You are the bubble of air in my vein.
You are the thought that I’m losing my hair,
You are the guilt of our famous affair,
The heart-stopping feeling of missing a train.
Yours is the presence which smothers my brain
In a gooey catastrophe; yours the derision
Taken on a man who prefers indecision;
Yours is the bittersweet soul of the rain.
“You” is my personal mantra, divinity,
“You” is a blasphemy, taken in vain.
“You” is a theory which questions infinity,
Yours is a logic I can’t ascertain.
You are my blood, and breath, in this unity:
You are a bubble of air in my vein.
I wrote a terrible version of this when I was sixteen, before I had ever really fallen in love. It was all about how when you are giddy, silly and smitten about someone, you can actually feel pretty ill. Aged twenty-one, after meeting a particular man, I hurriedly texted him an edit which was a combination of memory and impulse, totally apropos nothing: a palimpsest of what had come before so many years ago strangely brought into new light, but reworked by excitement, adoration and extemporisation. Voila, the end result: again, recreated from memory five months later.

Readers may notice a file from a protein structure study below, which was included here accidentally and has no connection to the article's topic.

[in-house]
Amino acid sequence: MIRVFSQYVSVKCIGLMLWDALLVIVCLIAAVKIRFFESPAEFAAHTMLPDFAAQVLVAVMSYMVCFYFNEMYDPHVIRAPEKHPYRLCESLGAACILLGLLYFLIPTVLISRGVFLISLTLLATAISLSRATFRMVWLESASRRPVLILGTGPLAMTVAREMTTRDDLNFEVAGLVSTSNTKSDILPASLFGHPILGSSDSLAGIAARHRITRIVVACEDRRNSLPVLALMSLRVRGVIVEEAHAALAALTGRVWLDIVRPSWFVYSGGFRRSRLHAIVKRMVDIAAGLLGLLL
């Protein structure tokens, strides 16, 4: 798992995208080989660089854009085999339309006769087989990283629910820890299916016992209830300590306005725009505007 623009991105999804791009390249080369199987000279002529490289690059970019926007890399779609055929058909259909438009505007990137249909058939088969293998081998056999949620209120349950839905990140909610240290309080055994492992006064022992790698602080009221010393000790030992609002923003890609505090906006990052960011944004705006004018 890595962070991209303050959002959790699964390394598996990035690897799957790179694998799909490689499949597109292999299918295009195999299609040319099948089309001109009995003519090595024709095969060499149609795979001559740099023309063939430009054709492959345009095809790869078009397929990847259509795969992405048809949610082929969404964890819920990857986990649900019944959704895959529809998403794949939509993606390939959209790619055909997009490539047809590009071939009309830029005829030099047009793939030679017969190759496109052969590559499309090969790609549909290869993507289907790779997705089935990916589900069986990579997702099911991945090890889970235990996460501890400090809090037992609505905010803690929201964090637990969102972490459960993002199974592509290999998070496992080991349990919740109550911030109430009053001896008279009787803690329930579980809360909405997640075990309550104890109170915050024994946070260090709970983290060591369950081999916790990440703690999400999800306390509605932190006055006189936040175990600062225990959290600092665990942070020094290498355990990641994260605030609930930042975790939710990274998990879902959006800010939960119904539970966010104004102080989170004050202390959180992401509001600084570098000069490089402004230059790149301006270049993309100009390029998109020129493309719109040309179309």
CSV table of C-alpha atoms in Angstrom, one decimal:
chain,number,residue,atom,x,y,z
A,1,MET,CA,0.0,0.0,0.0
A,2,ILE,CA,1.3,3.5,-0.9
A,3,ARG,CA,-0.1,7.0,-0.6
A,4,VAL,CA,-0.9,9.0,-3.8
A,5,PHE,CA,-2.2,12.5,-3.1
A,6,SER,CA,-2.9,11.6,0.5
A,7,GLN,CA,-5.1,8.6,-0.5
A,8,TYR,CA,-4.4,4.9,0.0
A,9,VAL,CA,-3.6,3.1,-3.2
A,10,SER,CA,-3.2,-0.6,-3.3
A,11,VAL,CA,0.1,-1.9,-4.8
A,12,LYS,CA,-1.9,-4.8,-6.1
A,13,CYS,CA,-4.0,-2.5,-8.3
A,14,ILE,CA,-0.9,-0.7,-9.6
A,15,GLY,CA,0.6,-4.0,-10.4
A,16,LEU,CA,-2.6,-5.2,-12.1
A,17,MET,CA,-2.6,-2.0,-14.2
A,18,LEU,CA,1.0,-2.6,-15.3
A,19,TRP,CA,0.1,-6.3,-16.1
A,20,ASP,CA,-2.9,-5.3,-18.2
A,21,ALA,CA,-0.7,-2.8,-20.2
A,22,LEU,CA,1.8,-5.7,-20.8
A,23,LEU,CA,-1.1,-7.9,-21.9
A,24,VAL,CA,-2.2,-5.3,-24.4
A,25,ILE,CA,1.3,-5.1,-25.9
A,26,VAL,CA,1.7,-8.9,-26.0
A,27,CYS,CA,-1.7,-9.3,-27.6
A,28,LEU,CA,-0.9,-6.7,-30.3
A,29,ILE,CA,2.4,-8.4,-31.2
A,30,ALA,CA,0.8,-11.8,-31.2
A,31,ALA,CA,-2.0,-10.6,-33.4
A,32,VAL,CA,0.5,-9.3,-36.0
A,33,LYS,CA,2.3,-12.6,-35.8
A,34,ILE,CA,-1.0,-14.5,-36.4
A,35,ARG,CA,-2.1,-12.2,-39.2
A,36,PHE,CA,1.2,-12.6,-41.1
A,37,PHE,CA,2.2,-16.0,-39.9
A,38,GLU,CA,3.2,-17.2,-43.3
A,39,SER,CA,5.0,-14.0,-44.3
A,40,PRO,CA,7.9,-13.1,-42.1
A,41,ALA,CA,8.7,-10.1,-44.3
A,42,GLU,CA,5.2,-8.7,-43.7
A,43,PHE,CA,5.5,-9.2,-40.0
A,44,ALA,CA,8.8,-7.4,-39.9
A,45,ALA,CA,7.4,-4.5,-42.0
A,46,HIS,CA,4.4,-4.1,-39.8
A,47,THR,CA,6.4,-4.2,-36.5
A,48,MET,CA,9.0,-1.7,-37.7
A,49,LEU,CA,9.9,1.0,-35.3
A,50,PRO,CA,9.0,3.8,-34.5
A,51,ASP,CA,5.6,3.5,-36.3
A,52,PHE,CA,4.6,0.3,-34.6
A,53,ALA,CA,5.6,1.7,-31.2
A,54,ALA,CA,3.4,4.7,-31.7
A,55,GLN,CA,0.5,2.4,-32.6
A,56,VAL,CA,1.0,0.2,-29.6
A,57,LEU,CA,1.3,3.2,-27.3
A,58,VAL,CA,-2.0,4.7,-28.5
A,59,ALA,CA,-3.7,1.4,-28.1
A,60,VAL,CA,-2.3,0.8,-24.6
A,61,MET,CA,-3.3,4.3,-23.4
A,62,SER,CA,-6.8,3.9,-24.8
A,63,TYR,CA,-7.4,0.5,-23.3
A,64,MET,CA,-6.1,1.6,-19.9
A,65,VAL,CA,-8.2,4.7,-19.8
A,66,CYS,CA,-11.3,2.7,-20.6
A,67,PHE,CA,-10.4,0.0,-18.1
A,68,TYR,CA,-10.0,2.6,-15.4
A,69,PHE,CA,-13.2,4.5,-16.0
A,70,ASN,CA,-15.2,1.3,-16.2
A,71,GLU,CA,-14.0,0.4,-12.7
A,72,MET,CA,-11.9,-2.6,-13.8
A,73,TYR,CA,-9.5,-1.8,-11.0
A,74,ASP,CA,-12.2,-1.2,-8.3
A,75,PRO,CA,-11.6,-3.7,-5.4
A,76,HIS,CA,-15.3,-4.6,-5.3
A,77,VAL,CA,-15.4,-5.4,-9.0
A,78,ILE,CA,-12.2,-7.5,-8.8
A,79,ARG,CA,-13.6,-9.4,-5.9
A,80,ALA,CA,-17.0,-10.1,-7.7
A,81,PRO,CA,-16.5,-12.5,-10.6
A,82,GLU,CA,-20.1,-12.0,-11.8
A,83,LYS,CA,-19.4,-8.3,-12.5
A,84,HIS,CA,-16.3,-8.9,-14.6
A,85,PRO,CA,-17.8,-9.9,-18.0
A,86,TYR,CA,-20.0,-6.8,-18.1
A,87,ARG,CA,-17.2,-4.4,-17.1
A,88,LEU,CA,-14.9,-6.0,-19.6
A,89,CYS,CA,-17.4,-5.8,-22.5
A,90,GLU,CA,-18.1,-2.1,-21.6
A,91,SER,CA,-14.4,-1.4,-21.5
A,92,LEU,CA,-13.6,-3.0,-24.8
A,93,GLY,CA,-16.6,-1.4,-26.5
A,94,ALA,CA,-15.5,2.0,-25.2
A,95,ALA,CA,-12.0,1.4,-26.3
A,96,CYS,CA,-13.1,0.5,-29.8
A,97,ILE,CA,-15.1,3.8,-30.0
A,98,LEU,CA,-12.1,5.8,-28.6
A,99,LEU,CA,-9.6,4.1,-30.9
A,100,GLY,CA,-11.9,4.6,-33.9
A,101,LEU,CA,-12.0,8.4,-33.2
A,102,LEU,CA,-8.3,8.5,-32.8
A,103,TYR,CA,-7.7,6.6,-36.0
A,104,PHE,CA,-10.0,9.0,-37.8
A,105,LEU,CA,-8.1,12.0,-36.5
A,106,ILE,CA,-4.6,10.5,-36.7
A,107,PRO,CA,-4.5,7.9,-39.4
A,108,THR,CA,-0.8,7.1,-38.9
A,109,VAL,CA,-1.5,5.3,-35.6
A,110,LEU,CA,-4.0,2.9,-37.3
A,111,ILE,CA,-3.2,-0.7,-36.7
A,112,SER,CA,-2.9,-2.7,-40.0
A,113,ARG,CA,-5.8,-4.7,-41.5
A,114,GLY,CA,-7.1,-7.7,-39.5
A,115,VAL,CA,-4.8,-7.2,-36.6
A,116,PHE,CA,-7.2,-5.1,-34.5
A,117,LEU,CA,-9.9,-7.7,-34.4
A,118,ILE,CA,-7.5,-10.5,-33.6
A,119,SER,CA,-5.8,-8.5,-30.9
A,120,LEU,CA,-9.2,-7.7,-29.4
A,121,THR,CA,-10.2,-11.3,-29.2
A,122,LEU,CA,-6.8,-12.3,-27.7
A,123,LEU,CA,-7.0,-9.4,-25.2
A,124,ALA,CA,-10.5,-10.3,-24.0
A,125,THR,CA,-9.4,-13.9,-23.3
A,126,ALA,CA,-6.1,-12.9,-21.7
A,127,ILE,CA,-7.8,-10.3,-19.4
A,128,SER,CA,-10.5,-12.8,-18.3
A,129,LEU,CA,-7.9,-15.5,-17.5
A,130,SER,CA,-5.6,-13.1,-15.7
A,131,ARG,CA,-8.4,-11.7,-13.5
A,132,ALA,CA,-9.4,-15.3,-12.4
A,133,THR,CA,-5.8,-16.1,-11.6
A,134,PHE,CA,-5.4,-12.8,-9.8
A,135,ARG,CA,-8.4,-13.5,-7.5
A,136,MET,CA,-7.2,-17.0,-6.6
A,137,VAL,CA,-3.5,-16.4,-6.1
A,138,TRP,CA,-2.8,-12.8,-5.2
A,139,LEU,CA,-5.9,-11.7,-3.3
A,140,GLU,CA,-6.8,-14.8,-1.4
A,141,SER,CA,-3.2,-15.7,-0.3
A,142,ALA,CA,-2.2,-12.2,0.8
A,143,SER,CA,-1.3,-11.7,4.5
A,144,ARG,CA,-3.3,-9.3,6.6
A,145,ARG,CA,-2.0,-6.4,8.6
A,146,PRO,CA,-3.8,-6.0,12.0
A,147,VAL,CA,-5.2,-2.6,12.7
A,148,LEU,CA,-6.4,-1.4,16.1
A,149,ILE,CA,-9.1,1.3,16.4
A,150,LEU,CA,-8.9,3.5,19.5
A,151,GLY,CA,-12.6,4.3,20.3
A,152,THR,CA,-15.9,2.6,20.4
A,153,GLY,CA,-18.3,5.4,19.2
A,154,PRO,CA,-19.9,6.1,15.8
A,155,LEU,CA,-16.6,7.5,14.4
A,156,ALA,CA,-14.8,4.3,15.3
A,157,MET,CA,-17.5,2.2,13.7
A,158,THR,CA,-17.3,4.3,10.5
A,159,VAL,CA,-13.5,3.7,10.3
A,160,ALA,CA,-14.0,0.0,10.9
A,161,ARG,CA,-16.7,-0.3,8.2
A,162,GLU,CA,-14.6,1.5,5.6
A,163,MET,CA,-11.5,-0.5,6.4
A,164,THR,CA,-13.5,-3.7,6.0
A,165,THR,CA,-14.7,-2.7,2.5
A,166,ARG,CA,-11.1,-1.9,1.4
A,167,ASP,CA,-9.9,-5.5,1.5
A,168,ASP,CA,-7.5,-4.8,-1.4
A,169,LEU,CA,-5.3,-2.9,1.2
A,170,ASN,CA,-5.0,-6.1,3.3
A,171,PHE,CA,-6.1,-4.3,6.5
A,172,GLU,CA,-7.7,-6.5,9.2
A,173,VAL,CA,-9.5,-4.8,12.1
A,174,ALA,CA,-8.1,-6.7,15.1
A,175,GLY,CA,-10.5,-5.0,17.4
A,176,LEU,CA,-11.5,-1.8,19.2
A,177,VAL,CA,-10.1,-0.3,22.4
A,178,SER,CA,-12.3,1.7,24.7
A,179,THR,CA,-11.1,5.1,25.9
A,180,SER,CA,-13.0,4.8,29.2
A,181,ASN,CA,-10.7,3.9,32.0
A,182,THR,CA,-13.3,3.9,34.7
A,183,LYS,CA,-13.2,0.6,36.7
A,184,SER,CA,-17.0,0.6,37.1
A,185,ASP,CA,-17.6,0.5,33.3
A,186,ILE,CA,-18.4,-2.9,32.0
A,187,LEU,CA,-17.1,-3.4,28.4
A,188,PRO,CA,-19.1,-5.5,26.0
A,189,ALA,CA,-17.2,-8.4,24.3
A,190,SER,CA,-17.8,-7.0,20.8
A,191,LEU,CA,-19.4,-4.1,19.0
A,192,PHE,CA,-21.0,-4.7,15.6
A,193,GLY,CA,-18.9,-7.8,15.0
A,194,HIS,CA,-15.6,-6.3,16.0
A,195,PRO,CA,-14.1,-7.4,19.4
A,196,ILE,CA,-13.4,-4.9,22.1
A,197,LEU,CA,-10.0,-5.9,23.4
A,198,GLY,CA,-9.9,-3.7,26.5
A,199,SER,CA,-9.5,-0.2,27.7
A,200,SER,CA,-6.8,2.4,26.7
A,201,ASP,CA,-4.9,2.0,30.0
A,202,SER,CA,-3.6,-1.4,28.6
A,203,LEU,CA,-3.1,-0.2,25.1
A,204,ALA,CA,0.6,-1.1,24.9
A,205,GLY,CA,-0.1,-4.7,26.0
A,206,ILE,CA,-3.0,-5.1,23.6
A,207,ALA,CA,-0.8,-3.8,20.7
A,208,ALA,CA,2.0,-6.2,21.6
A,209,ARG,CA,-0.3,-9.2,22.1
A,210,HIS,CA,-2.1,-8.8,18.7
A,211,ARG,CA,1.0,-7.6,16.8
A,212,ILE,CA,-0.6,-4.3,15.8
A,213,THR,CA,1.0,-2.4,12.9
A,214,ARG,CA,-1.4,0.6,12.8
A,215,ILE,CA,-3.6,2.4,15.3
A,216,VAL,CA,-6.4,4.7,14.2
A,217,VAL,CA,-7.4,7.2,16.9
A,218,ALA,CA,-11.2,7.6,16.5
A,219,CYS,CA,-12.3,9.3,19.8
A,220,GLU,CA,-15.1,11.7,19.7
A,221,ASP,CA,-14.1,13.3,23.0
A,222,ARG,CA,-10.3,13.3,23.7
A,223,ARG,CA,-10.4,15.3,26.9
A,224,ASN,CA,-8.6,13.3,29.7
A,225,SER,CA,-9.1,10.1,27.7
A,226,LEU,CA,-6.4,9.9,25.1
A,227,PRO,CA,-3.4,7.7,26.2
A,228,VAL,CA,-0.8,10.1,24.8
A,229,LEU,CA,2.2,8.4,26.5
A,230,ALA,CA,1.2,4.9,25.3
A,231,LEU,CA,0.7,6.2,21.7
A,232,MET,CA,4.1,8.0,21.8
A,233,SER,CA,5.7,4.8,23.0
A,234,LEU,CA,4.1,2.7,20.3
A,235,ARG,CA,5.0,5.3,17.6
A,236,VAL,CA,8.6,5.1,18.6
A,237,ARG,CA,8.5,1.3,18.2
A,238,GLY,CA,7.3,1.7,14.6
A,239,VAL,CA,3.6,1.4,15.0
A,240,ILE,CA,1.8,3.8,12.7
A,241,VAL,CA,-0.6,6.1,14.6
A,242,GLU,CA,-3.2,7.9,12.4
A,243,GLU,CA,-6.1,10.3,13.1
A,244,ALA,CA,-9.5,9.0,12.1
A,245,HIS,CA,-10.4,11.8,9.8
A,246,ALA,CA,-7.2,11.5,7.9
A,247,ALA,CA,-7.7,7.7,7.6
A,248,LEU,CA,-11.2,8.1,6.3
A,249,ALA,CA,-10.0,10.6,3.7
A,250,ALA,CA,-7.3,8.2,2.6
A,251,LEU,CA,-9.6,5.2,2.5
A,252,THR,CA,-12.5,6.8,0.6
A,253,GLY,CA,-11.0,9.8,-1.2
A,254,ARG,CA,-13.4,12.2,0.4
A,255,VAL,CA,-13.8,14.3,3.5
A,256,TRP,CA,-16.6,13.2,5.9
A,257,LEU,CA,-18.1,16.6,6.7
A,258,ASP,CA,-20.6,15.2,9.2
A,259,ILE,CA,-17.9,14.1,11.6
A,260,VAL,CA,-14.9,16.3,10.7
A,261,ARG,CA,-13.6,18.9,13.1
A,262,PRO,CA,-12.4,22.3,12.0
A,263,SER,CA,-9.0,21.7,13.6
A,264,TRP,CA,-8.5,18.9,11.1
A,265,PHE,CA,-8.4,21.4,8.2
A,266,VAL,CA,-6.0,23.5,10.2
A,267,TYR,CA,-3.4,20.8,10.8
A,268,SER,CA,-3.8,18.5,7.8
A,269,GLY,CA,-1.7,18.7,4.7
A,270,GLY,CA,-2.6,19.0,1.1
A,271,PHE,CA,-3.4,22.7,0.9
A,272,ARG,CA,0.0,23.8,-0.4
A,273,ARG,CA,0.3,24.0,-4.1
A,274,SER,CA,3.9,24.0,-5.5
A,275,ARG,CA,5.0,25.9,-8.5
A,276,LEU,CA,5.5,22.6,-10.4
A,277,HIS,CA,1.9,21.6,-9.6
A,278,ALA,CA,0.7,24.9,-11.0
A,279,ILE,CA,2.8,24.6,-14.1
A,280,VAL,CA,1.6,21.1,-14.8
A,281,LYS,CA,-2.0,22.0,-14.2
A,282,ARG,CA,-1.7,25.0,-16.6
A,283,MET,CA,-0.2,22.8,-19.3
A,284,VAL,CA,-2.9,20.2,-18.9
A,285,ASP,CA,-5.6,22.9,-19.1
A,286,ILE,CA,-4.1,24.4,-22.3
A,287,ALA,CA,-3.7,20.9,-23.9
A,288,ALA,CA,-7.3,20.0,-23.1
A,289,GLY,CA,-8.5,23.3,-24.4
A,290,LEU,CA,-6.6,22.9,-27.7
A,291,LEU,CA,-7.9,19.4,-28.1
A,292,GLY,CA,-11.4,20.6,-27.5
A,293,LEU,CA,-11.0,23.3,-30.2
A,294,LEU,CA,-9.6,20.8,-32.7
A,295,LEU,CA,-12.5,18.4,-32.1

Reader: we are now engaged. And I still feel exactly how the poem describes every single day.